Theatrical actors and directors isolated by COVID-19 produce novel online plays

The online theatrical piece starts in a faraway forest, moves across a parched desert, roiling seas and towering mountains before ending with a savage battle involving a furry beast.

Not bad for a production that spans five minutes.

The video, titled “The Big Little Adventures of Beebee and Russel,” is one of 18 short plays recently adapted for small screens by theatrical writers, directors and actors from across Canada – all of them forced into isolation by the COVID-19 pandemic.

The brief videos in the Isolate Nights series, produced over five days earlier this month, were released Saturday on the Villains Theatre website.

“We wanted to do it on a quick timeline because a lot of people had just lost their theatre contracts and were grappling with that first wave of: ‘What do we do now?”‘ said Colleen MacIsaac, artistic producer of the Halifax-based non-profit theatre company.

“Across all of the art forms, people are trying to figure out ways to help each other …. Theatre is such a gig-based economy.”

Given the tight deadline and the fact that most of the 70 participating actors and directors were stuck in their homes, the resulting two-hour compilation of new work reflects remarkable ingenuity.

“The Big Little Adventures of Beebee and Russel,” for example, features two stuffed animals – Beebee the bear and Russel the platypus – who begin their epic adventure in a forest made from stacked canned goods. The ocean is a blue blanket, the mountains are piles of books and the evil beast is Bjorne, a piebald house cat.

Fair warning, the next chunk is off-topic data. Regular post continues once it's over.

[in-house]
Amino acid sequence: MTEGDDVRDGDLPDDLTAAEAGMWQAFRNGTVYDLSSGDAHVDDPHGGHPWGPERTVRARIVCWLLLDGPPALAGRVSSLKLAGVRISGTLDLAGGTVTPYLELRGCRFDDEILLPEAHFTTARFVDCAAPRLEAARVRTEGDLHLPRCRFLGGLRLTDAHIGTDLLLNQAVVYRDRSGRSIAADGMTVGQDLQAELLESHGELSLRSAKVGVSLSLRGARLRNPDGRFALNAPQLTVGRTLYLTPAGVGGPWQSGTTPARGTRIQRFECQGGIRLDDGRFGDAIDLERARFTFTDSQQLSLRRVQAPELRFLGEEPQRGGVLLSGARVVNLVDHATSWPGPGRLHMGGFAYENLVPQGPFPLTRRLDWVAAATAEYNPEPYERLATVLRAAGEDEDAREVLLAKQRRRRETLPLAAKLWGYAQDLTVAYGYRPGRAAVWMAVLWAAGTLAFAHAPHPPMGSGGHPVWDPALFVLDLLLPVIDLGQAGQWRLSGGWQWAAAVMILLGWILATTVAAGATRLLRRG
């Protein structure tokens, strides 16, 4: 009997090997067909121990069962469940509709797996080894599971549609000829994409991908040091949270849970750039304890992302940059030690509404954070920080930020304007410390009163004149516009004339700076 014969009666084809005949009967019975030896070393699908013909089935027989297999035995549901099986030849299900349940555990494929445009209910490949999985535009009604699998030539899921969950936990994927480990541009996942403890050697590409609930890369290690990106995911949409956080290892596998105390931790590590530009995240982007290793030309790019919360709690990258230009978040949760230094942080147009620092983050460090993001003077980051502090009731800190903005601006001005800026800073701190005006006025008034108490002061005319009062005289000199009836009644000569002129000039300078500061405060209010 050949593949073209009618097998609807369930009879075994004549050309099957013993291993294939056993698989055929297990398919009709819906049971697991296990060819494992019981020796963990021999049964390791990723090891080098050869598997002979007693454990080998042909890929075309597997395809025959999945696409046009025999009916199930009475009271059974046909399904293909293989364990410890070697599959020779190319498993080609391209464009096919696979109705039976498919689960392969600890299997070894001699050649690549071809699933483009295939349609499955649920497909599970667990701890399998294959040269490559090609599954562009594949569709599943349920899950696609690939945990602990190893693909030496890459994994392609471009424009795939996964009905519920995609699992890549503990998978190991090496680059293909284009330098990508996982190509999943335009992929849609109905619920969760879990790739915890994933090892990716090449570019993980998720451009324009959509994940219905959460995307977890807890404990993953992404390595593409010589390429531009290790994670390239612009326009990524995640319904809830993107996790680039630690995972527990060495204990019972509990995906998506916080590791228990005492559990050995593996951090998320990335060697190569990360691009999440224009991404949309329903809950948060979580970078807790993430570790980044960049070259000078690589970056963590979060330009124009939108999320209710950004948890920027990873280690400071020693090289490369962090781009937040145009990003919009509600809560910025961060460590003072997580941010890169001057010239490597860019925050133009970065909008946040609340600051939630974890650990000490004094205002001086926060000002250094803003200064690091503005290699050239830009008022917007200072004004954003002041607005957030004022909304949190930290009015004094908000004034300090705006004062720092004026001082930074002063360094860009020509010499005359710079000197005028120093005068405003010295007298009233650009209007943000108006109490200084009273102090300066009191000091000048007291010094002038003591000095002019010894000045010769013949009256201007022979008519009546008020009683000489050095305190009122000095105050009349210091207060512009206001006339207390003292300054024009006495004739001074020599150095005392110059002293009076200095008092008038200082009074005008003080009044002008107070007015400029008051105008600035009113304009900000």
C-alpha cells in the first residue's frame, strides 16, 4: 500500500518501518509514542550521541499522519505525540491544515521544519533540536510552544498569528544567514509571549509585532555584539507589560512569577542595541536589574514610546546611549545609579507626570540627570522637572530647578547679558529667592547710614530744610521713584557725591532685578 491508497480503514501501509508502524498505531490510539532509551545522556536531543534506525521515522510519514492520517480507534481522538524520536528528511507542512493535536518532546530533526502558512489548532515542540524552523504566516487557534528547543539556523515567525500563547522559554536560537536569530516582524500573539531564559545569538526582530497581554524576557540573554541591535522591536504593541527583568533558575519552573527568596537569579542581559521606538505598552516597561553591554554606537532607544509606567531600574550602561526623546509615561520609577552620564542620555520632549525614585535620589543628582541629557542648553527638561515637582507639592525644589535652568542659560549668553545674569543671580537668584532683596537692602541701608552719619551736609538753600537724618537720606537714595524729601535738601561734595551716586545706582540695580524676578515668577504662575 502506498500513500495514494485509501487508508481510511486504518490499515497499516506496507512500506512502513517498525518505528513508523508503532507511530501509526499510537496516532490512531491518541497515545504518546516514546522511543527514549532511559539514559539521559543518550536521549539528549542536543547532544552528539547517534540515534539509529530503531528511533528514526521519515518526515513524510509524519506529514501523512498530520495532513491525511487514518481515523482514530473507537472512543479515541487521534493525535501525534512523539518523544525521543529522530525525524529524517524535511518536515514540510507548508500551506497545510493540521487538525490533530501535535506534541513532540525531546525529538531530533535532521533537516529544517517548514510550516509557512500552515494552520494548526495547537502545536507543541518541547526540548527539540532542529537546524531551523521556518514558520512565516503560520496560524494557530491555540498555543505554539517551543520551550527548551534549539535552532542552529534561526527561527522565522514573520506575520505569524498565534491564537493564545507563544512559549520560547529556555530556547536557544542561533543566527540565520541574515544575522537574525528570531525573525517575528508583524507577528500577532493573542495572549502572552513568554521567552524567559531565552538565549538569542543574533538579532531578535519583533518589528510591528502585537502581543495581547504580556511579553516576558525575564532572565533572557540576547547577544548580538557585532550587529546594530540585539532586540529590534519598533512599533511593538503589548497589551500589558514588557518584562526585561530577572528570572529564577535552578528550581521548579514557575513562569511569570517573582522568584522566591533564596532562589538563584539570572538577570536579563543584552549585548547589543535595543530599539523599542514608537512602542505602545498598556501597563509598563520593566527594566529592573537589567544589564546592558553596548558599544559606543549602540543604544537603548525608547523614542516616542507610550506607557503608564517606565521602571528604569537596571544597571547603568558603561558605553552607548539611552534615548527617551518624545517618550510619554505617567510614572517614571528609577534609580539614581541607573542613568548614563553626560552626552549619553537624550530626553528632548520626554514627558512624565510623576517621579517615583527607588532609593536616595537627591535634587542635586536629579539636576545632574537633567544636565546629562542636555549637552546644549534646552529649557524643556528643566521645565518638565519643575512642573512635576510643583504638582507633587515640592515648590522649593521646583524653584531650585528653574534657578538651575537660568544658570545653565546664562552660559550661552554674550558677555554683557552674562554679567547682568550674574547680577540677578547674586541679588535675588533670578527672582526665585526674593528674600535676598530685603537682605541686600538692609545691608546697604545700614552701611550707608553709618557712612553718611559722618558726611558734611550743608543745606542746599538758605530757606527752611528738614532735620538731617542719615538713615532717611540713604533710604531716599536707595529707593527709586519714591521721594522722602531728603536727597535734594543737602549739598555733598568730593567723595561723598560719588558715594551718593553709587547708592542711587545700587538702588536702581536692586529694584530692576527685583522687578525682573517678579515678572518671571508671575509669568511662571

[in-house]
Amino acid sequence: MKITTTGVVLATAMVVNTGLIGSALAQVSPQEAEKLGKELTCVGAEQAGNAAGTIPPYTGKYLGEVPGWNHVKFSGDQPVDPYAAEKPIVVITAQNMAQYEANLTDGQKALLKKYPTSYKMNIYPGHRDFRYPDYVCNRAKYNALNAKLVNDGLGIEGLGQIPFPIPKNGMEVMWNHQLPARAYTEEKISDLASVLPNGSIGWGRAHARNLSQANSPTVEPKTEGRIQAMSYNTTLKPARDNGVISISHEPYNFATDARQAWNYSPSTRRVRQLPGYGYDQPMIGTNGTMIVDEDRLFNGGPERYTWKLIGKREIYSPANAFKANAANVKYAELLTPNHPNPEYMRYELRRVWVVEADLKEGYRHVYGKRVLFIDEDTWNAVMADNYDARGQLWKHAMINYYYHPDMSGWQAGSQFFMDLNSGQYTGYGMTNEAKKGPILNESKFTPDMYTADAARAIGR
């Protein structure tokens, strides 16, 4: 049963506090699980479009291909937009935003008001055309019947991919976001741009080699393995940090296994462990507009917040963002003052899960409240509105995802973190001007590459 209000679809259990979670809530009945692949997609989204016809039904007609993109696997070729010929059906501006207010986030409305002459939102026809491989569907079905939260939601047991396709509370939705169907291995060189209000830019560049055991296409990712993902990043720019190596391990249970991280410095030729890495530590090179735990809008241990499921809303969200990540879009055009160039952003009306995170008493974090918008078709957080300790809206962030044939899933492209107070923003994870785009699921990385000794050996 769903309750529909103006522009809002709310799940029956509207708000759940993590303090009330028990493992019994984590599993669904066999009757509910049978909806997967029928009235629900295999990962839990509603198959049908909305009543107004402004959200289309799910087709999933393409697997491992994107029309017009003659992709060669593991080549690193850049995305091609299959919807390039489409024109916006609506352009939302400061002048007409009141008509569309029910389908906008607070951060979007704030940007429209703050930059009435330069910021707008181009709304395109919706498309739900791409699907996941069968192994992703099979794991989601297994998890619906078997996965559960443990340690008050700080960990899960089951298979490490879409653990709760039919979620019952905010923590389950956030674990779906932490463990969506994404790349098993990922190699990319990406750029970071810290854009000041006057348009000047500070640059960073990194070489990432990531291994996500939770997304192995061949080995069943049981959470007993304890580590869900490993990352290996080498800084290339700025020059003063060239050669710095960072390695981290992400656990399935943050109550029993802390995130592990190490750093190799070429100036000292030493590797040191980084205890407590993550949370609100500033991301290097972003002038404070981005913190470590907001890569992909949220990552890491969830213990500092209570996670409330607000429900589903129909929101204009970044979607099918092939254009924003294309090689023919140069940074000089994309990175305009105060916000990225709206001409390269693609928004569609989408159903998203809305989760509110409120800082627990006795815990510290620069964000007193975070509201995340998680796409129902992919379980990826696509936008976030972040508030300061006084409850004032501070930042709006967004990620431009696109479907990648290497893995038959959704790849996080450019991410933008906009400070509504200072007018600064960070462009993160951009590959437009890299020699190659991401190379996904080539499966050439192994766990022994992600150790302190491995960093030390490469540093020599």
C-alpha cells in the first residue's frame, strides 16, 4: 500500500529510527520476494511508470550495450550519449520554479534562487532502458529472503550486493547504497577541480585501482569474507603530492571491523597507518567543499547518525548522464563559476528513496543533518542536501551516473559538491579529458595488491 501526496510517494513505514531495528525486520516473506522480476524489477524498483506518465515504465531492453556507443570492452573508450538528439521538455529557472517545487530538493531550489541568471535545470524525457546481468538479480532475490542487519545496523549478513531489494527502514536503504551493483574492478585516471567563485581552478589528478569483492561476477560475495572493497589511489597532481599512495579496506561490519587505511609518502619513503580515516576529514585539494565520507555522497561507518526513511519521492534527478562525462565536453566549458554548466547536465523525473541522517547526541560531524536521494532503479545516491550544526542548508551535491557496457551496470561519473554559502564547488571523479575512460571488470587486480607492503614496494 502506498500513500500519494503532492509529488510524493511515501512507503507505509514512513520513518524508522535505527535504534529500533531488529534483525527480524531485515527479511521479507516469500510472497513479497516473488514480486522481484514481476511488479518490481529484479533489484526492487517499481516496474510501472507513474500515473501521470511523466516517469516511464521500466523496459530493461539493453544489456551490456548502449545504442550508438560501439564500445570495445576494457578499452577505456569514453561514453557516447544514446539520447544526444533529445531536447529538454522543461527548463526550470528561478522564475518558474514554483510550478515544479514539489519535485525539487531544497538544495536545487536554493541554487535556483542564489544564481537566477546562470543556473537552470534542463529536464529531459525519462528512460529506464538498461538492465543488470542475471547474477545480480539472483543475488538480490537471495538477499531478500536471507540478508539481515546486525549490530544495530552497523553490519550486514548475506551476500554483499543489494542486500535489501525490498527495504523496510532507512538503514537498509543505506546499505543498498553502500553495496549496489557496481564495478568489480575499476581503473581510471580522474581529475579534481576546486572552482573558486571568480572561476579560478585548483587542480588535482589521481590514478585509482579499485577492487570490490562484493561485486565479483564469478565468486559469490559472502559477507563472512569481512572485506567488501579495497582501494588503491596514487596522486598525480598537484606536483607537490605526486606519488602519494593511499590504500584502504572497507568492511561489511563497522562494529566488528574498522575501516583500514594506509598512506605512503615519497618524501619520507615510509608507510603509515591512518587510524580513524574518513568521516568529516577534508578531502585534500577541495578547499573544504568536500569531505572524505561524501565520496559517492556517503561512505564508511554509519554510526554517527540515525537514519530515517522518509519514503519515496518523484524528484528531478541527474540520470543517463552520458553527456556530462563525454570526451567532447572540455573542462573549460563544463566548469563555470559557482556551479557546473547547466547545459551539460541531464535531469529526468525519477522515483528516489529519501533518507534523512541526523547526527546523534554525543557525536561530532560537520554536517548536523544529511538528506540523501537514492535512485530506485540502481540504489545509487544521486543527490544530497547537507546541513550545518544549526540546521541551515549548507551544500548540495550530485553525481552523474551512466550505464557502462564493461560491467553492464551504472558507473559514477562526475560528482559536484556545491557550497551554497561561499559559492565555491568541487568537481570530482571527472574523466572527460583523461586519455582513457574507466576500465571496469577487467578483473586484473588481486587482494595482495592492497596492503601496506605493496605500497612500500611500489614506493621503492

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After Bjorne is vanquished by the “spray gun of redemption,” we see two of the four creators giving us the thumbs up before a final message appears: “Sending love from isolation.”

“It’s very adorable,” says MacIsaac, referring to the whimsical tale created by Kirsten Bruce, Christian Ludwig Hansen, Adriana Loewen and Ella MacDonald.

Most of the pieces are full of fun and mischief, some are just bizarre – but they all share the same theme: connection.

“It really is indicative of a tendency toward hope and joy and finding humour in dark times,” MacIsaac said. “That’s something we all need right now.”

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